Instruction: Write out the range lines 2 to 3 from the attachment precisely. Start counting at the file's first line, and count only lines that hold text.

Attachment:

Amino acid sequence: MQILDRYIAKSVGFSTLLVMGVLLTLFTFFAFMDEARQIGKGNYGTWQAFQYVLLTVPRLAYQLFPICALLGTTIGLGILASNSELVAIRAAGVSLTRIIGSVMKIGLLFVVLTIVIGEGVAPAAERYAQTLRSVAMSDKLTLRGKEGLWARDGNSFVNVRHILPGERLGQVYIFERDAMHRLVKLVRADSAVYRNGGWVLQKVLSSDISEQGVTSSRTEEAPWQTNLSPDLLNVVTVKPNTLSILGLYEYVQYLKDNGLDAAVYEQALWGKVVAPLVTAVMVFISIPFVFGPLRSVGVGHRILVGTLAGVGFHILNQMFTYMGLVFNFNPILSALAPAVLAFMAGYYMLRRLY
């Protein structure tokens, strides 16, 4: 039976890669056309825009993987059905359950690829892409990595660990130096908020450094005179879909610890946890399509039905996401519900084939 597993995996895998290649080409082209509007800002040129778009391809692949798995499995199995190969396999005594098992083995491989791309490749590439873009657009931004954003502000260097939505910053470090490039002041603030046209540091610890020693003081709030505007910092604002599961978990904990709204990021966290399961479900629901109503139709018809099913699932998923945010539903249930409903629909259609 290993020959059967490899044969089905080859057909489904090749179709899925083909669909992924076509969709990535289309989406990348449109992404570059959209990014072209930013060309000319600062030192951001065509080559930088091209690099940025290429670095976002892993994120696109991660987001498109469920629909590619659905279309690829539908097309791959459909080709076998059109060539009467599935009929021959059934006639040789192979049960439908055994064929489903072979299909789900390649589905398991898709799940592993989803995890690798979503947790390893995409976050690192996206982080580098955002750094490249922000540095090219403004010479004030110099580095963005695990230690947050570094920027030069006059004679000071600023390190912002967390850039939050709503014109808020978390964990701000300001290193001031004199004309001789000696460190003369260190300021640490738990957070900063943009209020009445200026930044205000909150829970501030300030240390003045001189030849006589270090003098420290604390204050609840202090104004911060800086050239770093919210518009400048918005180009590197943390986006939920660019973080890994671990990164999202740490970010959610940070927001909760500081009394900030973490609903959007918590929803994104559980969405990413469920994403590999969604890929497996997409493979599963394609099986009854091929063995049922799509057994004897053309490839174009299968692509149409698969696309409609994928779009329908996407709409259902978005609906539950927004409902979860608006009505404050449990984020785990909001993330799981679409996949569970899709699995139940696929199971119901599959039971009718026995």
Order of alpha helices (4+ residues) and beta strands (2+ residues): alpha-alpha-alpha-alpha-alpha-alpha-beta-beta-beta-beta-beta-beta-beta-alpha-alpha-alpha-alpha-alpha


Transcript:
């Protein structure tokens, strides 16, 4: 039976890669056309825009993987059905359950690829892409990595660990130096908020450094005179879909610890946890399509039905996401519900084939 597993995996895998290649080409082209509007800002040129778009391809692949798995499995199995190969396999005594098992083995491989791309490749590439873009657009931004954003502000260097939505910053470090490039002041603030046209540091610890020693003081709030505007910092604002599961978990904990709204990021966290399961479900629901109503139709018809099913699932998923945010539903249930409903629909259609 290993020959059967490899044969089905080859057909489904090749179709899925083909669909992924076509969709990535289309989406990348449109992404570059959209990014072209930013060309000319600062030192951001065509080559930088091209690099940025290429670095976002892993994120696109991660987001498109469920629909590619659905279309690829539908097309791959459909080709076998059109060539009467599935009929021959059934006639040789192979049960439908055994064929489903072979299909789900390649589905398991898709799940592993989803995890690798979503947790390893995409976050690192996206982080580098955002750094490249922000540095090219403004010479004030110099580095963005695990230690947050570094920027030069006059004679000071600023390190912002967390850039939050709503014109808020978390964990701000300001290193001031004199004309001789000696460190003369260190300021640490738990957070900063943009209020009445200026930044205000909150829970501030300030240390003045001189030849006589270090003098420290604390204050609840202090104004911060800086050239770093919210518009400048918005180009590197943390986006939920660019973080890994671990990164999202740490970010959610940070927001909760500081009394900030973490609903959007918590929803994104559980969405990413469920994403590999969604890929497996997409493979599963394609099986009854091929063995049922799509057994004897053309490839174009299968692509149409698969696309409609994928779009329908996407709409259902978005609906539950927004409902979860608006009505404050449990984020785990909001993330799981679409996949569970899709699995139940696929199971119901599959039971009718026995």
Order of alpha helices (4+ residues) and beta strands (2+ residues): alpha-alpha-alpha-alpha-alpha-alpha-beta-beta-beta-beta-beta-beta-beta-alpha-alpha-alpha-alpha-alpha